The Answer Is Still “No” 

We at the Flyer are willing to acknowledge our share of the general human fallibility, but we do our best to tell the forest from the trees and to see both sides of them clearly. Call it clairvoyance or call it simple clear-headedness, but we are confident that we divined things correctly back in 2002, in the wake of 9/11, when then-President George W. Bush and his neo-con handlers first began beating the propaganda drums for a preemptive attack against Saddam Hussein's Iraq.

We said no to that prospect at the onset. We said it over and over during the run-up to war, and we never stopped saying it, even as that pointless catastrophe wore on, year after bloody and unproductive year.

Yes, Saddam Hussein was a bad guy, but he had been our man against the Ayatollah Khomeini's Iran. Neither he nor his country had anything to do with 9/11. His Baathist regime and al-Qeada were, in fact, bitter adversaries. Saddam was a secularist at a time when it was clear that Islamic jihadists should be our chief concern in the Middle East. We were convinced also that laying waste to Iraq, as we did, would upset the balance of power in favor of Iran. And finally, there was the contrived intelligence about "weapons of mass destruction" under development in Iraq.

How the neo-con brigade was able to sell that turkey to the American public (and Congress) using the emotional fallout from 9/11 and cooked "evidence" has been the subject of dozens of books. But the fact is, much of the country and much of the media bought it, and the result was that it nearly cooked and consumed us.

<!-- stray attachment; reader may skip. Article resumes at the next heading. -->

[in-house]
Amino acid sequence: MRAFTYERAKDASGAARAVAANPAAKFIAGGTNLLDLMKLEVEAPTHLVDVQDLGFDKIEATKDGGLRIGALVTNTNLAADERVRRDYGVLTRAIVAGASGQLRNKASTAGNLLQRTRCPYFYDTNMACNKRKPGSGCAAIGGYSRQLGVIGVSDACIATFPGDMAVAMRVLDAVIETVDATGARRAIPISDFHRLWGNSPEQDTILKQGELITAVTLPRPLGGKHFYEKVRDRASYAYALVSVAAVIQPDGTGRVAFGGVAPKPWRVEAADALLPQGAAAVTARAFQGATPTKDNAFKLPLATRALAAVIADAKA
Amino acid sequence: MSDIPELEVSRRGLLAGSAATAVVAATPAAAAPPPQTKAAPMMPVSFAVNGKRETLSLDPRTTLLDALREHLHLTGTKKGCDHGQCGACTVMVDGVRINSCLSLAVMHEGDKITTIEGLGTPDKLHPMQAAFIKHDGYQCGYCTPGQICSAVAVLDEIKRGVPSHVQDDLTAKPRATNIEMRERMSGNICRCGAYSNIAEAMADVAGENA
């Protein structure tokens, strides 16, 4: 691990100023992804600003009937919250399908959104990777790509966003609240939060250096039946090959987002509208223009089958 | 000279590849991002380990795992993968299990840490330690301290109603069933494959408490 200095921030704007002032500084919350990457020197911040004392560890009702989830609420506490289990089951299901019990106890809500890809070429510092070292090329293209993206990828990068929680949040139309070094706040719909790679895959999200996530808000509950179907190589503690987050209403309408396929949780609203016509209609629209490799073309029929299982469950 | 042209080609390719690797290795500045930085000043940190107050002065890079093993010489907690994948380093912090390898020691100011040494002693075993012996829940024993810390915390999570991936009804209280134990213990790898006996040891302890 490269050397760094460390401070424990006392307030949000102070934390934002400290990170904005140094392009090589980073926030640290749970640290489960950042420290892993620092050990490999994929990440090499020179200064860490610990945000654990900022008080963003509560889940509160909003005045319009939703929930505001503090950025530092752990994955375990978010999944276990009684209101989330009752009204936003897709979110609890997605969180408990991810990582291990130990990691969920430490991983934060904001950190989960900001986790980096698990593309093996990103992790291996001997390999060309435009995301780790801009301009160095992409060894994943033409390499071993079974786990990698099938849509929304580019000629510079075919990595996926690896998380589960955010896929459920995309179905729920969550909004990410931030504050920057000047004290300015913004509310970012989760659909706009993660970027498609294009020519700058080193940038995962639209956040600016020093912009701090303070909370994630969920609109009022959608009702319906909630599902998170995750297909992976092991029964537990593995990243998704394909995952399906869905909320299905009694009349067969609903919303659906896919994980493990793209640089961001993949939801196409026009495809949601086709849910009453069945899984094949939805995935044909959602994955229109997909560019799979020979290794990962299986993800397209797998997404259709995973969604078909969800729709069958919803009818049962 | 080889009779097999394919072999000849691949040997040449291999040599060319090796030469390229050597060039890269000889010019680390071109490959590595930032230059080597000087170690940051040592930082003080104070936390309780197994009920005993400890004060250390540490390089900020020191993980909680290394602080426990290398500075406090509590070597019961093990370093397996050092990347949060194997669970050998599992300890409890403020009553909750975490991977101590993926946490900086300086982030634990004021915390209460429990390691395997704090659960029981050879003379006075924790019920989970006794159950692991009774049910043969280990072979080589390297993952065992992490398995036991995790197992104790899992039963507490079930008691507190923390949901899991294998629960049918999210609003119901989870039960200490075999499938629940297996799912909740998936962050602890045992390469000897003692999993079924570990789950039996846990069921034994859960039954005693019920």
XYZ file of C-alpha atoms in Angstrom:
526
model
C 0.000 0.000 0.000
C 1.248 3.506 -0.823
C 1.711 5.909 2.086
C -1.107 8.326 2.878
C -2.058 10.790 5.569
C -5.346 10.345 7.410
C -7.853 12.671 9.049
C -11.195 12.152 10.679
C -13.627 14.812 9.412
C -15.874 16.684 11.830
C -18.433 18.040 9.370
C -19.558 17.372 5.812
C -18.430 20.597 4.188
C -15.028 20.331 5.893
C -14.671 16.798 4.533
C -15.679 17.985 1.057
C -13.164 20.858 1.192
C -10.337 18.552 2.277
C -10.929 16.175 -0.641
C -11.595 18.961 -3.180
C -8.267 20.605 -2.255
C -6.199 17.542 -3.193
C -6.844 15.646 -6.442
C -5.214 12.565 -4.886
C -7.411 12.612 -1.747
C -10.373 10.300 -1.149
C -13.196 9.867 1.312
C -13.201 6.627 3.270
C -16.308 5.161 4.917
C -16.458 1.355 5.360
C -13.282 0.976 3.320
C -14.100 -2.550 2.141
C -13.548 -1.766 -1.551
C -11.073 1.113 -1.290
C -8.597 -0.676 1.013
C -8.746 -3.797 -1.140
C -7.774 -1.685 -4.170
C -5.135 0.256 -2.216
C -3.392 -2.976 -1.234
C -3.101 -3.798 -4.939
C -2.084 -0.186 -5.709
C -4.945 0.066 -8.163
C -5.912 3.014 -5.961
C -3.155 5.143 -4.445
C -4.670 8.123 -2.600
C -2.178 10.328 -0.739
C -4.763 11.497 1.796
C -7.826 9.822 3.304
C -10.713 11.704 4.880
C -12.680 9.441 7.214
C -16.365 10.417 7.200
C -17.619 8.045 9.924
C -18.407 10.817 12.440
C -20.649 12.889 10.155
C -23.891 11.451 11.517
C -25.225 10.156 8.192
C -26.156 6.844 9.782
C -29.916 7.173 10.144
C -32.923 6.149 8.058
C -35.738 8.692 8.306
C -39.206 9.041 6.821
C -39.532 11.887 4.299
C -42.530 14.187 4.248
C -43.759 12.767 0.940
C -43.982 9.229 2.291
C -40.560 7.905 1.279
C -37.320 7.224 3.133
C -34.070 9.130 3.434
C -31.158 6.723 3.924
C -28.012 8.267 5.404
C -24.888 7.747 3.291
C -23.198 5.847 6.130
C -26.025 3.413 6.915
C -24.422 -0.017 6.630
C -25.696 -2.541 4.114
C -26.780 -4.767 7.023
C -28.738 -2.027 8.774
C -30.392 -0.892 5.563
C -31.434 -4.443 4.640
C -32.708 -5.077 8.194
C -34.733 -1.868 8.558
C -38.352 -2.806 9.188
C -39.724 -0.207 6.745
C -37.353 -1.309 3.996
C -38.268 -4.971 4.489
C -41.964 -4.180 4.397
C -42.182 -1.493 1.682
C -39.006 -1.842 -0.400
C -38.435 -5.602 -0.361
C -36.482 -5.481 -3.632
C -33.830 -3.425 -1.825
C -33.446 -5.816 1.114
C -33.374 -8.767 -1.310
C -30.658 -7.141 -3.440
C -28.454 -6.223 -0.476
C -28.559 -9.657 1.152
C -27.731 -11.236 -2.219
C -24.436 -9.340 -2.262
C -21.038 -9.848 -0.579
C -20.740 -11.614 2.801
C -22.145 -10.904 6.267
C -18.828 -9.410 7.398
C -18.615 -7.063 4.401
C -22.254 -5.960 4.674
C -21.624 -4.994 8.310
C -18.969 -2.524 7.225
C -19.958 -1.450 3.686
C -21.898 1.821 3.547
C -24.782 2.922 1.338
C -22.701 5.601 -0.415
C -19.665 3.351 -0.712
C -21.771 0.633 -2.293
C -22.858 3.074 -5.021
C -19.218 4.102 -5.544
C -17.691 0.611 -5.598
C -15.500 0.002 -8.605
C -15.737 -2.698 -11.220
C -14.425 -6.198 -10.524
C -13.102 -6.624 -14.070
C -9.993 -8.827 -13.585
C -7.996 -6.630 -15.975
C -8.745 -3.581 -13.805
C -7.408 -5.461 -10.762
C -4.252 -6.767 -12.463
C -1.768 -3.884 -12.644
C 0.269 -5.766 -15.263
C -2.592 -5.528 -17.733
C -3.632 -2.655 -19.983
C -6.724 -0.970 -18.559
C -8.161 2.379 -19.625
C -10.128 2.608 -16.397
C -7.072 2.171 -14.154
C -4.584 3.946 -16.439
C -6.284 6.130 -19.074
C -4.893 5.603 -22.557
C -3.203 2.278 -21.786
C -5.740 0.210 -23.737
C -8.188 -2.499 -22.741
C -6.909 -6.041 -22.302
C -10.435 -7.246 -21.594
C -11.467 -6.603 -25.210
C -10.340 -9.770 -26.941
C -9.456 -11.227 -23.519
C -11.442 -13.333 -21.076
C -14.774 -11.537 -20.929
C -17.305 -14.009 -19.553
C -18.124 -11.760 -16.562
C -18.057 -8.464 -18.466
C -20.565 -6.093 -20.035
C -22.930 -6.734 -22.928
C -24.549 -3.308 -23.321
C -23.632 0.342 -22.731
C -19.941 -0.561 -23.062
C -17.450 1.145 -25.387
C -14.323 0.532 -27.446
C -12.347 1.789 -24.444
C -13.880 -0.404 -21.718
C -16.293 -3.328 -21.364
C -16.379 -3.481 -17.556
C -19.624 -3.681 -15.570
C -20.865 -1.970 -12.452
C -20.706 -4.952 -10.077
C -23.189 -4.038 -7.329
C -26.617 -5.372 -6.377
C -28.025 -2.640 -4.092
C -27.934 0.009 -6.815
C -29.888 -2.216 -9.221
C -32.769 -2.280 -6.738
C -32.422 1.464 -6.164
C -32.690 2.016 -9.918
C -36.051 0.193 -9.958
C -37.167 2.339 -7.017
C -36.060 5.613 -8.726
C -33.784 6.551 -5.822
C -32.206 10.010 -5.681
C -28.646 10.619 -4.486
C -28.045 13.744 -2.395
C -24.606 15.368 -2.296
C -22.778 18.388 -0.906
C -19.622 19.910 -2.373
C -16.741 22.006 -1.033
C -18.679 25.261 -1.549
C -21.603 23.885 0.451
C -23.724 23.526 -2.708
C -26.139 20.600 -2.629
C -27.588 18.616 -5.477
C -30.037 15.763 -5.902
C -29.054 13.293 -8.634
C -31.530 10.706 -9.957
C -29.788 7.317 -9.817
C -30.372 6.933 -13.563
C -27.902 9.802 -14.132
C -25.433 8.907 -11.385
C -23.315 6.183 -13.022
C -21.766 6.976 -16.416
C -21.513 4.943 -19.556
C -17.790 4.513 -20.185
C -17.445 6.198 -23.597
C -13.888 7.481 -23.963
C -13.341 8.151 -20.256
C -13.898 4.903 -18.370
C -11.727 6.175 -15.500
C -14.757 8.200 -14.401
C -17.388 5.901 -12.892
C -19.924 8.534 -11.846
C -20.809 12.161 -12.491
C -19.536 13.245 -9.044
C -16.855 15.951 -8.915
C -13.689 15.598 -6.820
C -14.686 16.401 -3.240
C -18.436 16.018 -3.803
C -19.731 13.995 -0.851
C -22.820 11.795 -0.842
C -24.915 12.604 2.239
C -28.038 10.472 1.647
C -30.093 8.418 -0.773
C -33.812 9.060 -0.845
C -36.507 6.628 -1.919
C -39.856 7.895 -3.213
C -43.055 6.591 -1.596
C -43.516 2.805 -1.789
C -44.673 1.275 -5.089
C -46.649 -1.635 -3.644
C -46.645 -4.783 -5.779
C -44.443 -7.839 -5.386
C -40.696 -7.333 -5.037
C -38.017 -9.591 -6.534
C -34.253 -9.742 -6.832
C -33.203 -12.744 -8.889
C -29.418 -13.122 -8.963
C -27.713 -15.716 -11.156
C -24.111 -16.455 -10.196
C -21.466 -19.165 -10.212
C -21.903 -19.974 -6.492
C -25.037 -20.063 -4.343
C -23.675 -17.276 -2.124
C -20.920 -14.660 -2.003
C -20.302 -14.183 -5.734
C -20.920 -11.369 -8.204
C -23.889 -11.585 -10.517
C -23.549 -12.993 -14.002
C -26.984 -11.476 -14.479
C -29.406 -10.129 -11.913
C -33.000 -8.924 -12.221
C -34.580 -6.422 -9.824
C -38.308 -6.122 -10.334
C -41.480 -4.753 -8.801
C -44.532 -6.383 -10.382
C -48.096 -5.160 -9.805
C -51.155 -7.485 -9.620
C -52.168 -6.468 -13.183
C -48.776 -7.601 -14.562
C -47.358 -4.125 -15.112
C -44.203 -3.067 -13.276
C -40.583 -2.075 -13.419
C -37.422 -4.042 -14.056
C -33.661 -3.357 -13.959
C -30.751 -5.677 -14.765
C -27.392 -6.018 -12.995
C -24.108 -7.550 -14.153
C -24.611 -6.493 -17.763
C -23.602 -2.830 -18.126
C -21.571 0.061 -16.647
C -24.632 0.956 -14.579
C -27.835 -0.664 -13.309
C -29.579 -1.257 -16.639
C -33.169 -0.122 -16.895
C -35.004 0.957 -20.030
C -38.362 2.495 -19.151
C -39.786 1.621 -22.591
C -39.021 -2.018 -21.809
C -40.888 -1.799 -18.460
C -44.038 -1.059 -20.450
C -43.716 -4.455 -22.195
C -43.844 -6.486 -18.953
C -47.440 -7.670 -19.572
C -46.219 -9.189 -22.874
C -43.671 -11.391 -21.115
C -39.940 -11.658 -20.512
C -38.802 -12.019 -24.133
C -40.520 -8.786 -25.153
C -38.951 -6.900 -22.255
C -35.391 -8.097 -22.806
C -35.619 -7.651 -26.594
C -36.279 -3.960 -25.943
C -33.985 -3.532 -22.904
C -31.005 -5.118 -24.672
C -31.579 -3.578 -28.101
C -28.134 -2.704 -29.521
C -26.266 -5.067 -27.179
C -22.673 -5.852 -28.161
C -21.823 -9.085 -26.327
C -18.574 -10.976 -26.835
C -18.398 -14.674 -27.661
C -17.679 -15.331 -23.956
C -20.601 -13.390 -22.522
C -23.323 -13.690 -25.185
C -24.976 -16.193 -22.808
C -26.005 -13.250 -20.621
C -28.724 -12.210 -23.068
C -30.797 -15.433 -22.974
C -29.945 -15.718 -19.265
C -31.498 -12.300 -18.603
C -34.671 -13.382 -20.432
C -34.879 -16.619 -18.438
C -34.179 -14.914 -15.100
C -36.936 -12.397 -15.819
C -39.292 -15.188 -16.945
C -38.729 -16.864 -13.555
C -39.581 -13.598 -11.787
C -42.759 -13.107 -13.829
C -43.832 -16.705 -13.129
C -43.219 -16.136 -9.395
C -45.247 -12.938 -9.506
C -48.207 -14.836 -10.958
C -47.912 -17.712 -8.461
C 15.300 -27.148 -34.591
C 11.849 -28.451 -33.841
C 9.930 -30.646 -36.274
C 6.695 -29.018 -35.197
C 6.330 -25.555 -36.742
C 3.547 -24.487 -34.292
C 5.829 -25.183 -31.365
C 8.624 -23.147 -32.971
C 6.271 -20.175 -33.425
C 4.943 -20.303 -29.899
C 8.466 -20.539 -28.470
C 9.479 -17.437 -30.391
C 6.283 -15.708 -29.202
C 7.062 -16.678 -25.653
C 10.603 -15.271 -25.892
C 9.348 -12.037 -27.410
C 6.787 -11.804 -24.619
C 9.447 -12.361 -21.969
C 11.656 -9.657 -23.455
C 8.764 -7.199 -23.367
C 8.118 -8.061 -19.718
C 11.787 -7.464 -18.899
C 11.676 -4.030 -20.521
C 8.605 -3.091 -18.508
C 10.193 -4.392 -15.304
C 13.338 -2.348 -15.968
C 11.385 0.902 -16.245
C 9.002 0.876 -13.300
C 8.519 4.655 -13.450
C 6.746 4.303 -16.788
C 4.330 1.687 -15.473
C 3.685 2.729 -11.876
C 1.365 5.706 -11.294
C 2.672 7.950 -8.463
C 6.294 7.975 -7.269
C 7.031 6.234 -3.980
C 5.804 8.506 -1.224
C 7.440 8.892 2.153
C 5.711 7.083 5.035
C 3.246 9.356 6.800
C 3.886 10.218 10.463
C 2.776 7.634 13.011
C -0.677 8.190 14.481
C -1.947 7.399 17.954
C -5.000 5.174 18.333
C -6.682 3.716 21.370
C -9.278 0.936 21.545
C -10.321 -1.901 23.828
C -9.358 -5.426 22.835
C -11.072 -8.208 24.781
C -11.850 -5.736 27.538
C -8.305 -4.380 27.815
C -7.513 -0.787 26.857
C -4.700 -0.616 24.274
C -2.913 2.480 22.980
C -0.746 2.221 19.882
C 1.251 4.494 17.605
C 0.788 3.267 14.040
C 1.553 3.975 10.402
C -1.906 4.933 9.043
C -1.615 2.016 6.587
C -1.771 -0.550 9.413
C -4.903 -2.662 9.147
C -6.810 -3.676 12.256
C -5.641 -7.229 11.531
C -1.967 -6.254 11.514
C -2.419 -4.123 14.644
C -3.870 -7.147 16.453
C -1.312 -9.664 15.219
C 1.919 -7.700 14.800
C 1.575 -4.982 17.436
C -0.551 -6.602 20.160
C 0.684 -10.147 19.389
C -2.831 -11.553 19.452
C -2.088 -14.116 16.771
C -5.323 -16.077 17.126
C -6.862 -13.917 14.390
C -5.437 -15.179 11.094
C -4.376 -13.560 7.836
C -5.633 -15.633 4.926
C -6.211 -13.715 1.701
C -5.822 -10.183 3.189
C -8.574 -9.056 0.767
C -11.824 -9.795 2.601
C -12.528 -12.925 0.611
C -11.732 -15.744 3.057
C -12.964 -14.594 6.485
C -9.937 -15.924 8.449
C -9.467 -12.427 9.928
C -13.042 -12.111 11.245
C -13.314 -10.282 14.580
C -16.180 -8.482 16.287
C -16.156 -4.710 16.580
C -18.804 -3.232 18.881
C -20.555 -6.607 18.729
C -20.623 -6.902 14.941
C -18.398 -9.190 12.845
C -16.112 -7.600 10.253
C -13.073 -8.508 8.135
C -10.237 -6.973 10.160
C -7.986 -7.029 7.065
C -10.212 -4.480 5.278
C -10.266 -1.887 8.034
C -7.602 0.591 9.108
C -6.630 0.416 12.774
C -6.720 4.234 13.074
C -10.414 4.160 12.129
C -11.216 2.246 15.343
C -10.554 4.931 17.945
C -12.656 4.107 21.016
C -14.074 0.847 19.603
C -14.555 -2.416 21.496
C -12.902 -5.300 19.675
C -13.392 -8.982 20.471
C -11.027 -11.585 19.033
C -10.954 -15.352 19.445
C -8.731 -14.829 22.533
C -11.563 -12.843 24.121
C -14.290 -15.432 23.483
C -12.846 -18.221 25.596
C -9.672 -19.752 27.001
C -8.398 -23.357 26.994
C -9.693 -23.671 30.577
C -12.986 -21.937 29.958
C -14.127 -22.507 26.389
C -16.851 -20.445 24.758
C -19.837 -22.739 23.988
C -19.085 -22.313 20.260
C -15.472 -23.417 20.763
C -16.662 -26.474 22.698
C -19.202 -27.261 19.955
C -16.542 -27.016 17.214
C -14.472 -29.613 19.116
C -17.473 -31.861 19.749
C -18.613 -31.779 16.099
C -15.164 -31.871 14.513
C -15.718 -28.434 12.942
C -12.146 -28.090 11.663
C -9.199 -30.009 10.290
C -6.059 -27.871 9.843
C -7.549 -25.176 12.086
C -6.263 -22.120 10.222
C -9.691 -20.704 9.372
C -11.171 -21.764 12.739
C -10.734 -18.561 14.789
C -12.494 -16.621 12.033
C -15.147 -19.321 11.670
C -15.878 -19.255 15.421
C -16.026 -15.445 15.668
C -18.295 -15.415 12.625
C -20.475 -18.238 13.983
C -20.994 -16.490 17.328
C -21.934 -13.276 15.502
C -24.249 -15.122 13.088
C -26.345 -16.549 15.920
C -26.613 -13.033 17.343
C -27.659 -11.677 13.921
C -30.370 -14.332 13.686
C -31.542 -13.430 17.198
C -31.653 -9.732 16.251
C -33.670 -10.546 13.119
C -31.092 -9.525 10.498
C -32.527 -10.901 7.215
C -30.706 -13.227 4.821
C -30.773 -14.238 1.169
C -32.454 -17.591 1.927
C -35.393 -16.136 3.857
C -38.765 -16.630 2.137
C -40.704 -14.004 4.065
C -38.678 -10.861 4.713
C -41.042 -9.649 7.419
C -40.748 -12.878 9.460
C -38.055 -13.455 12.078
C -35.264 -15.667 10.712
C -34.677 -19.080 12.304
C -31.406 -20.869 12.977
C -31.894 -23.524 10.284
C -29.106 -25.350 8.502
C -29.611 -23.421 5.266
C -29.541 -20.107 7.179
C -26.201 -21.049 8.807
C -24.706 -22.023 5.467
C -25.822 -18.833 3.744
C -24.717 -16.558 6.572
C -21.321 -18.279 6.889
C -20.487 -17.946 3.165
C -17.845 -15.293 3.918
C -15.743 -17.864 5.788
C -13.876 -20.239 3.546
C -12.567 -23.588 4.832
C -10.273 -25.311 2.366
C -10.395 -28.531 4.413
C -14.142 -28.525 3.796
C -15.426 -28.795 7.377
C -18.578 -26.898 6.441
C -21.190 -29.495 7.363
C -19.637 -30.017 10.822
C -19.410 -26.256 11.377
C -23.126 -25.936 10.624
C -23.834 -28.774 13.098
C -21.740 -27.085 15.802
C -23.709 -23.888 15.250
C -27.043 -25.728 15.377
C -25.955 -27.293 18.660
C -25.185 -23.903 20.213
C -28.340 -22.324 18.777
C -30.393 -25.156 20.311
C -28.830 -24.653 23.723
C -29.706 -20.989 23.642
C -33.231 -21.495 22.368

And Afghanistan? What are we possibly doing there that has any possible bearing on our original mission? In late 2001, we did manage to uproot the al-Qeada headquarters corps, which quickly moved in next door with our "ally" Pakistan.

Now, here we are again, with a different president, Barack Obama, telling us we need to go in and take some kind of undefined but decisive military action against the Assad regime in insurrection-plagued Syria. The evidence of Assad's chemical warfare so far presented by Secretary of State John Kerry looks as Botoxed and unconvincing as the secretary himself.

Granted: Assad, too, is an undisputed bad guy, as were Mubarak in Egypt and Gaddafi in Libya — both of whom, for better or for worse, belonged to an established order that we were accustomed to. Both were succeeded by unstable, putatively "democratic" governments that either condoned or allowed or failed to repress acts of terrorism against the Western world and their own people. However it was exploited by Republicans for political ends, Benghazi is still an object lesson.

So excuse us if we remain skeptical about the need for this newest conflict. We note with some satisfaction that key members of Tennessee's delegation in Congress, both Democratic and Republican, seem either disinclined or dubious regarding military action in Syria, and we are pleased that at least President Obama has had the good sense — and the constitutional regard — to refer the matter to Congress.

For ourselves, we say now, as we did in 2002 and thereafter — no. Just, no.

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